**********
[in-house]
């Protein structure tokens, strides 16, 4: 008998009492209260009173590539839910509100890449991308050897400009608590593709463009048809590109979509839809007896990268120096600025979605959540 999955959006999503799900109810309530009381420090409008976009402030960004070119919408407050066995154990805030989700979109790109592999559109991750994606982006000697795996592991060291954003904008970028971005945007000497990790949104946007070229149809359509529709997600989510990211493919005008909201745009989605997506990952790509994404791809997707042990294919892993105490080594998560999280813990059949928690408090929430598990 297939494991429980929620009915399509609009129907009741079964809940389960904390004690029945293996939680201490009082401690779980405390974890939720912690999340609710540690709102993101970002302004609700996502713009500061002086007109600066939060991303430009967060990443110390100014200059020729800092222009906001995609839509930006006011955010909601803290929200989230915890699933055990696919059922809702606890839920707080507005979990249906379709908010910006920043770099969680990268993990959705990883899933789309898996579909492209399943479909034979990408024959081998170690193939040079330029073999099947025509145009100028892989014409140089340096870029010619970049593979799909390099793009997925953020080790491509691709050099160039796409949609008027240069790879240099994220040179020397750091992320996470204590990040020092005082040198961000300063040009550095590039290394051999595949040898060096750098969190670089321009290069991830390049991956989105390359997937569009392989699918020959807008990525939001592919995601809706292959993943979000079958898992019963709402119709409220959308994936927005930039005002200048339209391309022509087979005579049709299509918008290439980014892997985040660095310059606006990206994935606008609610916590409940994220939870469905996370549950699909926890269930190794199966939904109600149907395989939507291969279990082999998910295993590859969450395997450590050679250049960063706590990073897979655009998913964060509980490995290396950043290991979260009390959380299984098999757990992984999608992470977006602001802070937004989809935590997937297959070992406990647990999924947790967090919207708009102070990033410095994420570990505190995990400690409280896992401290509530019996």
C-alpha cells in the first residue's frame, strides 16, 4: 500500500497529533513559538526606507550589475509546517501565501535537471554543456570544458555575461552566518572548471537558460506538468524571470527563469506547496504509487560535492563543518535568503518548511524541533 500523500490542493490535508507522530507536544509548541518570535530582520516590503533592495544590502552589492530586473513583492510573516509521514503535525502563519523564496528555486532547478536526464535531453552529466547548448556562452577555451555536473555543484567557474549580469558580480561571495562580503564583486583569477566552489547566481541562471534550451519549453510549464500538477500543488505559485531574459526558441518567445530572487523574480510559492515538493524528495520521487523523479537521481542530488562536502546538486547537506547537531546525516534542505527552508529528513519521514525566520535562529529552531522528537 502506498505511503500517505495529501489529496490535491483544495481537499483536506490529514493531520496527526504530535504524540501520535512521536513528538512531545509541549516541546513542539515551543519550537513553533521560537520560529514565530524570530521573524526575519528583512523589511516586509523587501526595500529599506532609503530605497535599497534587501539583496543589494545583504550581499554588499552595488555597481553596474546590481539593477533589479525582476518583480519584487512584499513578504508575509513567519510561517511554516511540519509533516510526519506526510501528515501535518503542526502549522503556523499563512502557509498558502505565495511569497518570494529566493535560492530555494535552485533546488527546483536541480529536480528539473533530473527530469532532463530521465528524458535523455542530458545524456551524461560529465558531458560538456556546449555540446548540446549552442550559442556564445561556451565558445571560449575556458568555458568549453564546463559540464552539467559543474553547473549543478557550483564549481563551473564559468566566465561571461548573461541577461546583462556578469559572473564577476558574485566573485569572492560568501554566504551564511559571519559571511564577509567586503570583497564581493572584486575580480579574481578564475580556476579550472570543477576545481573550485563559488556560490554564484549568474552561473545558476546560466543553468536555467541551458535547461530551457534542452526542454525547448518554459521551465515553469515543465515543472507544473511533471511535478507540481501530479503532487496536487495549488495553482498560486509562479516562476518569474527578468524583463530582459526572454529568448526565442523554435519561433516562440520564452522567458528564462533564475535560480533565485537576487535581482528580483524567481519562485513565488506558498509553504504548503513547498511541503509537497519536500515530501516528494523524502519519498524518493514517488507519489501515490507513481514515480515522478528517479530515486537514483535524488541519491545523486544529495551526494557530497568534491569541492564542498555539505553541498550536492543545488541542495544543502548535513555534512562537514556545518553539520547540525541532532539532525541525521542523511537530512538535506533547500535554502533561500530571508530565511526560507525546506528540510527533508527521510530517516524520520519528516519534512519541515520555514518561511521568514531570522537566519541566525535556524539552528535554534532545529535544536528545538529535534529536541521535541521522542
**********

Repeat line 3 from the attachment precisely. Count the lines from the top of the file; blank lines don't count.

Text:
C-alpha cells in the first residue's frame, strides 16, 4: 500500500497529533513559538526606507550589475509546517501565501535537471554543456570544458555575461552566518572548471537558460506538468524571470527563469506547496504509487560535492563543518535568503518548511524541533 500523500490542493490535508507522530507536544509548541518570535530582520516590503533592495544590502552589492530586473513583492510573516509521514503535525502563519523564496528555486532547478536526464535531453552529466547548448556562452577555451555536473555543484567557474549580469558580480561571495562580503564583486583569477566552489547566481541562471534550451519549453510549464500538477500543488505559485531574459526558441518567445530572487523574480510559492515538493524528495520521487523523479537521481542530488562536502546538486547537506547537531546525516534542505527552508529528513519521514525566520535562529529552531522528537 502506498505511503500517505495529501489529496490535491483544495481537499483536506490529514493531520496527526504530535504524540501520535512521536513528538512531545509541549516541546513542539515551543519550537513553533521560537520560529514565530524570530521573524526575519528583512523589511516586509523587501526595500529599506532609503530605497535599497534587501539583496543589494545583504550581499554588499552595488555597481553596474546590481539593477533589479525582476518583480519584487512584499513578504508575509513567519510561517511554516511540519509533516510526519506526510501528515501535518503542526502549522503556523499563512502557509498558502505565495511569497518570494529566493535560492530555494535552485533546488527546483536541480529536480528539473533530473527530469532532463530521465528524458535523455542530458545524456551524461560529465558531458560538456556546449555540446548540446549552442550559442556564445561556451565558445571560449575556458568555458568549453564546463559540464552539467559543474553547473549543478557550483564549481563551473564559468566566465561571461548573461541577461546583462556578469559572473564577476558574485566573485569572492560568501554566504551564511559571519559571511564577509567586503570583497564581493572584486575580480579574481578564475580556476579550472570543477576545481573550485563559488556560490554564484549568474552561473545558476546560466543553468536555467541551458535547461530551457534542452526542454525547448518554459521551465515553469515543465515543472507544473511533471511535478507540481501530479503532487496536487495549488495553482498560486509562479516562476518569474527578468524583463530582459526572454529568448526565442523554435519561433516562440520564452522567458528564462533564475535560480533565485537576487535581482528580483524567481519562485513565488506558498509553504504548503513547498511541503509537497519536500515530501516528494523524502519519498524518493514517488507519489501515490507513481514515480515522478528517479530515486537514483535524488541519491545523486544529495551526494557530497568534491569541492564542498555539505553541498550536492543545488541542495544543502548535513555534512562537514556545518553539520547540525541532532539532525541525521542523511537530512538535506533547500535554502533561500530571508530565511526560507525546506528540510527533508527521510530517516524520520519528516519534512519541515520555514518561511521568514531570522537566519541566525535556524539552528535554534532545529535544536528545538529535534529536541521535541521522542